In the present study, the storage effect was not analyzed but similar relations were found between chemical and sensory variables because of the variability in the peanut genotypes. On the one hand, descriptive sensory attributes like roasted peanutty flavor and sweetness, crunchiness, and hardness are positively related to the consumer overall acceptance, and simultaneously, oxidized, cardboard, bitter, and sour sensory attributes are negatively related to acceptability. On the other hand, some of the high-oleic peanut cultivars have higher overall acceptance. That is not directly related to their high O/L but is indirectly related to their lower intensities of oxidized, cardboard, bitter, and sour sensory attributes and their higher intensities of roasted peanutty, and sweetness flavors, mainly, due to the fact that intensity rating of these attributes could be affecting the degree of liking in the consumer test.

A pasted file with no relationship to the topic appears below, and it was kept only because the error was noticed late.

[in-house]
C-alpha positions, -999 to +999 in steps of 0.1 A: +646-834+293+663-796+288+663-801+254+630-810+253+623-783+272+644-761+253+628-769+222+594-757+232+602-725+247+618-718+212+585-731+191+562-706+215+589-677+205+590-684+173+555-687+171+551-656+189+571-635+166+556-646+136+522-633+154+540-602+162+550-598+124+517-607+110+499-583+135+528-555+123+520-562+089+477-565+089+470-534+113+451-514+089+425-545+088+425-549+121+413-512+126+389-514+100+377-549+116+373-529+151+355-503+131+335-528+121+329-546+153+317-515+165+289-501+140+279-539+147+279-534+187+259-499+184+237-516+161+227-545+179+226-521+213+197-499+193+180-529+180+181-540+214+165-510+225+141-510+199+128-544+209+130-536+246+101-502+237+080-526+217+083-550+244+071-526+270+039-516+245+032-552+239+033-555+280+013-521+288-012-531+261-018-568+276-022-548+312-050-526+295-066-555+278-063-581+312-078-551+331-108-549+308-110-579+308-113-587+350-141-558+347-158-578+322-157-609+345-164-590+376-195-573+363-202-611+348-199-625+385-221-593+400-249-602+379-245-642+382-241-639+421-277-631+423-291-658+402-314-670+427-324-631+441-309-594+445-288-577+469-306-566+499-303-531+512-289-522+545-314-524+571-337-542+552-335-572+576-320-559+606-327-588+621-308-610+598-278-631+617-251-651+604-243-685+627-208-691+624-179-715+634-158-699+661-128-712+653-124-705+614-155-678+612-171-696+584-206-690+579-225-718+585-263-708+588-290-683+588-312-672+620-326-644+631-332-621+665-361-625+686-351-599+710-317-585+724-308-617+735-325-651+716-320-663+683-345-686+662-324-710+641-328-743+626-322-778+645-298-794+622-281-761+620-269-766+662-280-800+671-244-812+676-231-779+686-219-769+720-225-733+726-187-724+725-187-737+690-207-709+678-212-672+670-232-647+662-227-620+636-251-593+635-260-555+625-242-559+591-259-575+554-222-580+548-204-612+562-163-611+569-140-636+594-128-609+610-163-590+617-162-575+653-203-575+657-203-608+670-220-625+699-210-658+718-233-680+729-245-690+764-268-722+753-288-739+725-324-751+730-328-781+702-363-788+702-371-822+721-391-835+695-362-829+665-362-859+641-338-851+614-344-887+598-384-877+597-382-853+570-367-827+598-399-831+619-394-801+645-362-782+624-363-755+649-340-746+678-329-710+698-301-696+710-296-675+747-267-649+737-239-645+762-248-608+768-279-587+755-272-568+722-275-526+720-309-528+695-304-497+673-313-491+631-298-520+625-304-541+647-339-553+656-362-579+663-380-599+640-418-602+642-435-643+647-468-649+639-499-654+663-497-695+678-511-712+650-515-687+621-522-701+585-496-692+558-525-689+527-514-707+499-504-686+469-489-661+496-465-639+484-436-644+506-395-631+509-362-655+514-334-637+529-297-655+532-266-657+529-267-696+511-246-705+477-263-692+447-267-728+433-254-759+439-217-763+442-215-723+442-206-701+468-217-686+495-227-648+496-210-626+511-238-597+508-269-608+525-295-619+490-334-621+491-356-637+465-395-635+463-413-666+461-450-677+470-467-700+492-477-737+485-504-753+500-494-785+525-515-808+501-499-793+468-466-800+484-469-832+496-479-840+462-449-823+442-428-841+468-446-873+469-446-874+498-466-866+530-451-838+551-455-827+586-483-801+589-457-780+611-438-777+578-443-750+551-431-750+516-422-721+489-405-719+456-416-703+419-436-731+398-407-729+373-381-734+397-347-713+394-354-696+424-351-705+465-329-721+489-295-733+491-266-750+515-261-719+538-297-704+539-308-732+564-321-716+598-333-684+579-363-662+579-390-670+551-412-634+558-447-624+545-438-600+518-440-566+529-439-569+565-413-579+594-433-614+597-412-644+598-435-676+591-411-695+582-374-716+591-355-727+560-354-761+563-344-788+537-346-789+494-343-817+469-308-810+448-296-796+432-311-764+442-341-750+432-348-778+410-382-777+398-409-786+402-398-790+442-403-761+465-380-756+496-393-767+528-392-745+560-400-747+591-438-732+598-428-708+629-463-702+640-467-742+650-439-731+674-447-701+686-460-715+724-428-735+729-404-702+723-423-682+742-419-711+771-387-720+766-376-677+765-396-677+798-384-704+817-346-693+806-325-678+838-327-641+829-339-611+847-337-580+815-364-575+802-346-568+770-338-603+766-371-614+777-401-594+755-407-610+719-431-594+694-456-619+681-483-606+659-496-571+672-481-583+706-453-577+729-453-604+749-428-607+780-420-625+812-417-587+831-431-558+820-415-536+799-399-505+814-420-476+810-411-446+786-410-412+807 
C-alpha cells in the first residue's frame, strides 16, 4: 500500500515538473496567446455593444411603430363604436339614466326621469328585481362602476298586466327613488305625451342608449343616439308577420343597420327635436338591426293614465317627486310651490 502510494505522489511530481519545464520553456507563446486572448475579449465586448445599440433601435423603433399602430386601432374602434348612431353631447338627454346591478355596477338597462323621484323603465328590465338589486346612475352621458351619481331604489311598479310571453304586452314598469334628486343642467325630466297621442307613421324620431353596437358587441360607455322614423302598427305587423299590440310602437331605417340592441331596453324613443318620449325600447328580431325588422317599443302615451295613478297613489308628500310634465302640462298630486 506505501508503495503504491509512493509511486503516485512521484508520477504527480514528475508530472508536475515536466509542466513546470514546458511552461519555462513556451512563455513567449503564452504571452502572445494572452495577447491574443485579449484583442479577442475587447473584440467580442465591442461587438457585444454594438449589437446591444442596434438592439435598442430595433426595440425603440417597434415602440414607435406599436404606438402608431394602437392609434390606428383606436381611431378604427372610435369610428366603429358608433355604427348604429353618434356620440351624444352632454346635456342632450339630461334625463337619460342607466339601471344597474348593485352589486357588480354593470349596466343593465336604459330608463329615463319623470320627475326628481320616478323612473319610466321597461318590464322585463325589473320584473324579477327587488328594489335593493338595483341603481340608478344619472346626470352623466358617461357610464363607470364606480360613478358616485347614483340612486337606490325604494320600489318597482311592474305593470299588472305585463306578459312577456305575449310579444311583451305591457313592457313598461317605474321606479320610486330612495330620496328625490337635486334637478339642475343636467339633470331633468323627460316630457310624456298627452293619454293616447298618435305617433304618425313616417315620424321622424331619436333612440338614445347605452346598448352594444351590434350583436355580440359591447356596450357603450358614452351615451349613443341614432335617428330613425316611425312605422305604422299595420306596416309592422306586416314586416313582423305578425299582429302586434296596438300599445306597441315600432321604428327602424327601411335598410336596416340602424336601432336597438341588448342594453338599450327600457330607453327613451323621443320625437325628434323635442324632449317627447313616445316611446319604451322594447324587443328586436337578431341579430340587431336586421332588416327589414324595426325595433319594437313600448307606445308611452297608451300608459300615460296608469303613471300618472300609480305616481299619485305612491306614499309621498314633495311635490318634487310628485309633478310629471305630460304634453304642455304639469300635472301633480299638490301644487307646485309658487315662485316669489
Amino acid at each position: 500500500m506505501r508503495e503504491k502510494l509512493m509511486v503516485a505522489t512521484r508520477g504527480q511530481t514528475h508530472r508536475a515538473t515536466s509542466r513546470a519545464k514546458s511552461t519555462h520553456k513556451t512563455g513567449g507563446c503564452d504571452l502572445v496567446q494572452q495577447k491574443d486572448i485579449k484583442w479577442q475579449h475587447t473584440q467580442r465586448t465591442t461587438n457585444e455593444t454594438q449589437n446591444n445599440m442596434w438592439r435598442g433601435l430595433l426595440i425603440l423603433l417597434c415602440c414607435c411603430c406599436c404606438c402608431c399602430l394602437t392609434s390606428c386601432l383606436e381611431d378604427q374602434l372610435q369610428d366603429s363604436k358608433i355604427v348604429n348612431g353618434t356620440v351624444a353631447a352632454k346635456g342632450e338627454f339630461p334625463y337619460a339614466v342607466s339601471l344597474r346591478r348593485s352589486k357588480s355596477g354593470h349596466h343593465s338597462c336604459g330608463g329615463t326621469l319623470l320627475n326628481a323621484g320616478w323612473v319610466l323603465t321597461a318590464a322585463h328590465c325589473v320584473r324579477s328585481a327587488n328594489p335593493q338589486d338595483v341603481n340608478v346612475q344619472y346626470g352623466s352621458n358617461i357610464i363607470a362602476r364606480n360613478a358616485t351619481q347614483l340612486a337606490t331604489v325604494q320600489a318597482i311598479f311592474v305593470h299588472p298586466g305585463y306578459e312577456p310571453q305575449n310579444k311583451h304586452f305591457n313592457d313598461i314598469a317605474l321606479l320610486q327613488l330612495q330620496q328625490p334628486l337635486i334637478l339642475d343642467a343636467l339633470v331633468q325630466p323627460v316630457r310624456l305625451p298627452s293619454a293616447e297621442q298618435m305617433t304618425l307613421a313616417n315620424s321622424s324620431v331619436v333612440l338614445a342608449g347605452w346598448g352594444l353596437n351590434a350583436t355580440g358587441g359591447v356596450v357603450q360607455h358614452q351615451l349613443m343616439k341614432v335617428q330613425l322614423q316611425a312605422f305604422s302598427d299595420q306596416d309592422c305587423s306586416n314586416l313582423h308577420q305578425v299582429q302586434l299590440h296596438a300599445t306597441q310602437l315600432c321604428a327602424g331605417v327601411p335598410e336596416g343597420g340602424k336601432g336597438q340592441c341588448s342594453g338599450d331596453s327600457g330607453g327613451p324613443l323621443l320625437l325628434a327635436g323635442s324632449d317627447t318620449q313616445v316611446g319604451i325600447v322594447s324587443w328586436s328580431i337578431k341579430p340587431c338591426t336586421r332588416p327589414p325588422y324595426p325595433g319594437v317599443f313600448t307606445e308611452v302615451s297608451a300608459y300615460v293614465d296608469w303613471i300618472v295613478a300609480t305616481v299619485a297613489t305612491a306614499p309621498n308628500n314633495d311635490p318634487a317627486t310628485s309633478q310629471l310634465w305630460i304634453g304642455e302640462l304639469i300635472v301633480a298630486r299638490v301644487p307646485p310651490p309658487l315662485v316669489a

Cluster analysis

The results achieved by the cluster analysis (CA) of 16 peanut genotypes considering all the chemical and sensory variables are presented as a dendrogram in Figure 2. Four clusters of groups were observed: group A was formed by just one normal cultivar, Tegua; group B was also formed by just another normal cultivar, 15; group C was made up of high-oleic cultivars, Granoleico and 14 and high-oleic breeding lines 13 and 6; and group D was formed by the high-oleic breeding lines 3, 4, 5, 7, 8, 9, 10, 11, 12, and 16. These results disclosed that there were differences among groups of peanut genotypes. The chemical and sensory data may contain adequate information to attain peanut genotype differentiation according to the established classes.

Figure 2—.

Dendrogram from cluster analysis of the high-oleic and normal peanut genotypes considering chemical and sensory variables.